Looking at Honesty Among Magistrates

Late last month, former Ohio County Magistrate Harry Radcliffe pleaded guilty in federal court to a single charge involving a tax conspiracy. His attorney said the case was about failure to report some income on his tax return.

Other charges against Radcliffe, including one of soliciting and accepting bribes from a bail bonding company, were dropped.

Then, last week, two magistrates in Gilmer and Lewis counties were indicted on federal charges –also involving alleged conspiracies with a bail bonding company.

Much of West Virginians’ attention last year centered on accusations against four members of the state Supreme Court. Two of them were charged with crimes.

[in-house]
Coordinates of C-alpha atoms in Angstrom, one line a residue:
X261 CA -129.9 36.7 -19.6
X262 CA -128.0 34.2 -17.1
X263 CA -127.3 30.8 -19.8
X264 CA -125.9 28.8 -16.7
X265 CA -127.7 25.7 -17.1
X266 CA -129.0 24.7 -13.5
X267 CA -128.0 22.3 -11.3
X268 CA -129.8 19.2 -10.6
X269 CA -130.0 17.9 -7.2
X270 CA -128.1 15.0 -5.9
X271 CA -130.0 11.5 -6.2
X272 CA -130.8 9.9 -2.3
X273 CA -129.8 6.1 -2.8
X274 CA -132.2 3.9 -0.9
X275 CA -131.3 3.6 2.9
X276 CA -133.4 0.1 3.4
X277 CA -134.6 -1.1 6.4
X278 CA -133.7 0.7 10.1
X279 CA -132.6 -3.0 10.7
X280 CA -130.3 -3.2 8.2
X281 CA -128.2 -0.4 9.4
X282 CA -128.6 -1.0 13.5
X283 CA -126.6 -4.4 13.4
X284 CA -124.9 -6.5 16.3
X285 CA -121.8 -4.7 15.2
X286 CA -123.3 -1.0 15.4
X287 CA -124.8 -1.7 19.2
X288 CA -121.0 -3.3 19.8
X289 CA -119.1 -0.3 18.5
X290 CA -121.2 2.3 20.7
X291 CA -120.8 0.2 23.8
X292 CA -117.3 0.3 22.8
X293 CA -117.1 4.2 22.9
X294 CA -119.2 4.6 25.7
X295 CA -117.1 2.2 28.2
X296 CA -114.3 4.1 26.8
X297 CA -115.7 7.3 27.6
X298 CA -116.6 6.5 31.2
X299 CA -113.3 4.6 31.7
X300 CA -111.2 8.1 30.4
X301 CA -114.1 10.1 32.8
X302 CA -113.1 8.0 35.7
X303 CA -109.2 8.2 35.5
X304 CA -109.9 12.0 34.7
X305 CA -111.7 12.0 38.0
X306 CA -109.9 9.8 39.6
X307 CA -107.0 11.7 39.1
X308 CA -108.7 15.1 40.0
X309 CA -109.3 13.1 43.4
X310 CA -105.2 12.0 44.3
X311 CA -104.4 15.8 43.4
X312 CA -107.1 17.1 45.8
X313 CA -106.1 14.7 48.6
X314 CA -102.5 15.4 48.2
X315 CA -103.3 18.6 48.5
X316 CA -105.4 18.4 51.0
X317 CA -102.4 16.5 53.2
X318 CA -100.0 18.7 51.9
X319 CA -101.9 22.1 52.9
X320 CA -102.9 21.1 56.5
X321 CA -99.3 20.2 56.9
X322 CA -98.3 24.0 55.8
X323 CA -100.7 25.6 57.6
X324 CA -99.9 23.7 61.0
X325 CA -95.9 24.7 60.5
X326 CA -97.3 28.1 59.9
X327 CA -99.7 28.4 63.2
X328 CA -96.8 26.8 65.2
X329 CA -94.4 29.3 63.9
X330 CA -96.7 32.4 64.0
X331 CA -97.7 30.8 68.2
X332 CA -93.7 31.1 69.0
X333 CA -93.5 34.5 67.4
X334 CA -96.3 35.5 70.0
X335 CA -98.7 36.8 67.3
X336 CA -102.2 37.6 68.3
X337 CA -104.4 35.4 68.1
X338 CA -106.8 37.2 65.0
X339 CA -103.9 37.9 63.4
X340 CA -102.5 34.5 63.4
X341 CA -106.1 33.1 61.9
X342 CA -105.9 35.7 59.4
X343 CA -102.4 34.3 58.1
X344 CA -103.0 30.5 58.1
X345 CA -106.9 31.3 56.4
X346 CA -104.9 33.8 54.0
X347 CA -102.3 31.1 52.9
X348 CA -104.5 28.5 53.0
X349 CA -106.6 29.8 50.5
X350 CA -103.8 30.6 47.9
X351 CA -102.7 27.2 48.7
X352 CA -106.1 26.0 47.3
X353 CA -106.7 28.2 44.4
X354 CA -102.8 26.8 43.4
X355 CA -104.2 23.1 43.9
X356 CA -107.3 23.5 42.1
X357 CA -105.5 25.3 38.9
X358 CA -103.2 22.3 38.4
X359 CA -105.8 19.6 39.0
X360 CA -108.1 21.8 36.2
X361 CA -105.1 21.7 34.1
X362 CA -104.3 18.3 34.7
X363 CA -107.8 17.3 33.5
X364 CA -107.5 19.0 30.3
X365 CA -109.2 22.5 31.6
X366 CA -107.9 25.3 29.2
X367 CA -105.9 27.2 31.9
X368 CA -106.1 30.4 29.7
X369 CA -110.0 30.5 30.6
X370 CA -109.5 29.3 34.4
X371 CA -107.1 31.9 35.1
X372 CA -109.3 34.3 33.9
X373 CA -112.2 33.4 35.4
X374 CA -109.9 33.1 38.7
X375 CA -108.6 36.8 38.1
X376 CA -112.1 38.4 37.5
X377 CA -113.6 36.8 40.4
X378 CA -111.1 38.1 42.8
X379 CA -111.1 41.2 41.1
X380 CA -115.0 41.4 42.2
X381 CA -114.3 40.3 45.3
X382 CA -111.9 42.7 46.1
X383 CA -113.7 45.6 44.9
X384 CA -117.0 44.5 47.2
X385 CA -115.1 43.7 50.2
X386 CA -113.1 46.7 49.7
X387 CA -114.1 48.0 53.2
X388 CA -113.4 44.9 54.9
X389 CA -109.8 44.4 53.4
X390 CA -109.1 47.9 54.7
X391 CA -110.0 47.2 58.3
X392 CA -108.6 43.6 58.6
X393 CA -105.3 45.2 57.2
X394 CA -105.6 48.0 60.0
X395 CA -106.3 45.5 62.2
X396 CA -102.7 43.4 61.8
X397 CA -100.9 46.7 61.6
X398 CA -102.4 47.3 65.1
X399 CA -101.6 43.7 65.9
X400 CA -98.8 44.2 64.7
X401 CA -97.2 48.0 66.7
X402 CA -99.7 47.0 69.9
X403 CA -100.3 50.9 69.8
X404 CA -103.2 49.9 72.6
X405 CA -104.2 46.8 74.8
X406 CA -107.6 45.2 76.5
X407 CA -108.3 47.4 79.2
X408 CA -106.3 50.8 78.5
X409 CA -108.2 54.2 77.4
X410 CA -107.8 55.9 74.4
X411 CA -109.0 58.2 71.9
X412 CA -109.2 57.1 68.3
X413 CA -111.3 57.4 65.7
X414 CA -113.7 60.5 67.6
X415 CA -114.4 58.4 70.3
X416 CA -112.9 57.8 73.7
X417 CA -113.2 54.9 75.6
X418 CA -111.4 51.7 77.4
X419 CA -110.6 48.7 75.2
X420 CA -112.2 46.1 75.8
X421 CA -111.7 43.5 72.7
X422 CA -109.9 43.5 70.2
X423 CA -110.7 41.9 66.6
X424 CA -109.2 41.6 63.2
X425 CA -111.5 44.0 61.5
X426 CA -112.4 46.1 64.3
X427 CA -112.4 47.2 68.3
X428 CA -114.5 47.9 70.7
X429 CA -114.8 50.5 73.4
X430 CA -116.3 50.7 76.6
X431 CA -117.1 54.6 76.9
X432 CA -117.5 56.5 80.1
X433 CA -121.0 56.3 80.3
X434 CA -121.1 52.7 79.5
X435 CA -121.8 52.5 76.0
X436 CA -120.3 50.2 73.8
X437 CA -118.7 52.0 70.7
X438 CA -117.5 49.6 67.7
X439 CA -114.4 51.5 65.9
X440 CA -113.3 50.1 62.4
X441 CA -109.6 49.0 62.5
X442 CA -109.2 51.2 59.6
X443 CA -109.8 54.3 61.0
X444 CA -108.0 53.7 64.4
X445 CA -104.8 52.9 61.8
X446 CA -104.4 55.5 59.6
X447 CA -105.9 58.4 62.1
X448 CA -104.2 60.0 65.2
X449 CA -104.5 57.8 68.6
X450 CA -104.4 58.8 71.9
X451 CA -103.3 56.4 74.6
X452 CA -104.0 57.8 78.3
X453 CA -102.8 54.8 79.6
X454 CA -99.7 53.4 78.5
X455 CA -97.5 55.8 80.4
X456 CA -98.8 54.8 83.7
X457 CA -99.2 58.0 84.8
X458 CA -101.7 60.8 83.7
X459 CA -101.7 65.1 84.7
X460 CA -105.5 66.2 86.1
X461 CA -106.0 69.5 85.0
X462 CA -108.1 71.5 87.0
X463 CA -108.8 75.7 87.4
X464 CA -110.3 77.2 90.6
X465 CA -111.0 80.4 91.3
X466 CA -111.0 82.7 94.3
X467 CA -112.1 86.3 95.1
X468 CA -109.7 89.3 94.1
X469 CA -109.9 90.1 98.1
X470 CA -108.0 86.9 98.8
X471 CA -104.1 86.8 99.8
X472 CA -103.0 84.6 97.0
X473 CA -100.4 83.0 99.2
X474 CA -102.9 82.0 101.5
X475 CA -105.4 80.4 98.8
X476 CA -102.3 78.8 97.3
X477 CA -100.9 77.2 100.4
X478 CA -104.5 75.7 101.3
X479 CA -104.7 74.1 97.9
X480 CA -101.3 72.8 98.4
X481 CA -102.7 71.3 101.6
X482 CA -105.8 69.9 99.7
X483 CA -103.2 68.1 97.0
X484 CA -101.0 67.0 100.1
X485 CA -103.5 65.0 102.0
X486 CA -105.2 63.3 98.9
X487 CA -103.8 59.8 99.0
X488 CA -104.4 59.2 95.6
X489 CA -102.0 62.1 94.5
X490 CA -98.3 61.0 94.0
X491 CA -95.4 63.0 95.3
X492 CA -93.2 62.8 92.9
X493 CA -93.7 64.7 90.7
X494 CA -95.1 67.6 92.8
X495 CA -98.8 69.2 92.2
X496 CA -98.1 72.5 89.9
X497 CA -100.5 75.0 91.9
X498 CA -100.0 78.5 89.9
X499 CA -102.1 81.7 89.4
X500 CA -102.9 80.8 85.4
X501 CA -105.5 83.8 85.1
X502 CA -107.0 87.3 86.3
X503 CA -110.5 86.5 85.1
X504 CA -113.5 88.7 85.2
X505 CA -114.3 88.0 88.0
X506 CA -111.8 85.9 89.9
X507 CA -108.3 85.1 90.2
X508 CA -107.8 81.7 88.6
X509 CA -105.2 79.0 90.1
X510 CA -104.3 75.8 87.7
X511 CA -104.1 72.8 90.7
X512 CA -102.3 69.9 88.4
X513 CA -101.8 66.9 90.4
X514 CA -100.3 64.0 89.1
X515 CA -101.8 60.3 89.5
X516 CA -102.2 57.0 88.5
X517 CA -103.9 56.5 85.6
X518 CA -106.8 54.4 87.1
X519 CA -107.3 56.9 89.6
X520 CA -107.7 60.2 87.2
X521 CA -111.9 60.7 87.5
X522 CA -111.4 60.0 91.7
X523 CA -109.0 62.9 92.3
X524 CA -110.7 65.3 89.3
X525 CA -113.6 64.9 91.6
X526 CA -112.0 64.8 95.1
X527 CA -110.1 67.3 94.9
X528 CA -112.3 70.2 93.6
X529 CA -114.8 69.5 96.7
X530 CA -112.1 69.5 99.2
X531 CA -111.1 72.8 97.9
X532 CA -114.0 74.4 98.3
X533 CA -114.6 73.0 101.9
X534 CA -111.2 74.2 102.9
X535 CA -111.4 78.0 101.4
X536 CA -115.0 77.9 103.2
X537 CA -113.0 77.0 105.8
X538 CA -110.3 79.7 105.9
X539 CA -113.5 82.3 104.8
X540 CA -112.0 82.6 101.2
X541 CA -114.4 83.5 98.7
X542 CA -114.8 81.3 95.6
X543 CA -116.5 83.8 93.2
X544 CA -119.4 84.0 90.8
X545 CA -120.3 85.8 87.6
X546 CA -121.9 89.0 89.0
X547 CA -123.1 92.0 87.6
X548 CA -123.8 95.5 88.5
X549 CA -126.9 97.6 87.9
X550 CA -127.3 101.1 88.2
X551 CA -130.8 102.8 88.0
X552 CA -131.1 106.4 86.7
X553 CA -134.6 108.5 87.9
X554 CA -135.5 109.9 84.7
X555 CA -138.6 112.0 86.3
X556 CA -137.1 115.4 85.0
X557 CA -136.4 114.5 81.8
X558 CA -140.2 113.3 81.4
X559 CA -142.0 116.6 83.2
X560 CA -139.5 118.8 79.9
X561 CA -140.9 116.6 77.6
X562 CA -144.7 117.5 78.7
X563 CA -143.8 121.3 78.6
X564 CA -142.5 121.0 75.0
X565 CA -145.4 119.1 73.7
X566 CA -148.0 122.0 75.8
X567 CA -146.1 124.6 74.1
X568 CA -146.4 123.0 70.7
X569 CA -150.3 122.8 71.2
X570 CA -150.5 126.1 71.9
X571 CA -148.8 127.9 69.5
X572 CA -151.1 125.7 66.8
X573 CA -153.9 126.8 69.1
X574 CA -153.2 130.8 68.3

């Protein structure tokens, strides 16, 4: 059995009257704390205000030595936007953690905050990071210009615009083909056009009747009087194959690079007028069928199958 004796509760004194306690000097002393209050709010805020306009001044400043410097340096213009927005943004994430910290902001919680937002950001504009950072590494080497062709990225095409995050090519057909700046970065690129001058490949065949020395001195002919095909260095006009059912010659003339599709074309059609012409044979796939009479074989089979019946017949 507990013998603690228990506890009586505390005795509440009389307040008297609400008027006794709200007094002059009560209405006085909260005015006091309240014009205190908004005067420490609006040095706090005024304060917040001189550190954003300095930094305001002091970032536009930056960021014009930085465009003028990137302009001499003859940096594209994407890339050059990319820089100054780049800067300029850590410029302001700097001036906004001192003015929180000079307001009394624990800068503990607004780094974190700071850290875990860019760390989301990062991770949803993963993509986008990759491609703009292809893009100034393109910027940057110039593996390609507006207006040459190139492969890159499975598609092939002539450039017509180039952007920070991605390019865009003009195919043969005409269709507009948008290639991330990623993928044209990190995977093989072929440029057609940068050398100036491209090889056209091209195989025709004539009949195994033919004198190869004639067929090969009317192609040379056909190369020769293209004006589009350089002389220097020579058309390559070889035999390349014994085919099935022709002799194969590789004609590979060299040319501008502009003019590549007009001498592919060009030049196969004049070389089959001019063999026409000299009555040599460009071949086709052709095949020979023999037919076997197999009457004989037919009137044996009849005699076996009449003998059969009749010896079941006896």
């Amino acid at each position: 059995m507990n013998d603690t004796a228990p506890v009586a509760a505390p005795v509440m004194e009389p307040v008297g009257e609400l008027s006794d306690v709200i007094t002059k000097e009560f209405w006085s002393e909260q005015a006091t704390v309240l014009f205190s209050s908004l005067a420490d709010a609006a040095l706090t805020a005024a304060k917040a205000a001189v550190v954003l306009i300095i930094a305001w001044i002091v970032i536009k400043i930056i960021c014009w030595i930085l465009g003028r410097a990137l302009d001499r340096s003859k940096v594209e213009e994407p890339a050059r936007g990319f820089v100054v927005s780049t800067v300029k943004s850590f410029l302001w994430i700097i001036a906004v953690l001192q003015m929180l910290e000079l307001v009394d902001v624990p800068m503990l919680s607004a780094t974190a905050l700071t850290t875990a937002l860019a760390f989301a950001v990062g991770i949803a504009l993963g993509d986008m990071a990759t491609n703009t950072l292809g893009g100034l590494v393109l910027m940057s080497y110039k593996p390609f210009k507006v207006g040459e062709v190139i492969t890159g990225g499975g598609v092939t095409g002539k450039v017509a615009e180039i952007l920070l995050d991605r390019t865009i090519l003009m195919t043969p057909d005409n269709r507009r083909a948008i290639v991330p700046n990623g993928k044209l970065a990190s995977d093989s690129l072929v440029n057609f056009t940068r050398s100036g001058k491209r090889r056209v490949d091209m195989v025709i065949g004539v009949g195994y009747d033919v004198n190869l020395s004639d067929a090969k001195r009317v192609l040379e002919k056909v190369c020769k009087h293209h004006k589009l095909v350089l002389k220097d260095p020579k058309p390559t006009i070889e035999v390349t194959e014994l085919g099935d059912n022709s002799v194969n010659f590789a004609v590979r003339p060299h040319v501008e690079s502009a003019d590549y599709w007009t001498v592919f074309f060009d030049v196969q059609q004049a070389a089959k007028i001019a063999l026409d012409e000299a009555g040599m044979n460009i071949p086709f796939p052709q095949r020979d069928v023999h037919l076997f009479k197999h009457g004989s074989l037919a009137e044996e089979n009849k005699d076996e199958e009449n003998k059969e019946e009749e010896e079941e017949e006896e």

But Mountain State residents are far more likely to have their fates controlled by magistrates than by the Supreme Court. We rely on their honesty to give us justice. Clearly, some of our trust has been misplaced.

It certainly appears indictments of the three magistrates are the result of a focused investigation of courts at that level, by federal authorities. If that is not the case, it should become so.

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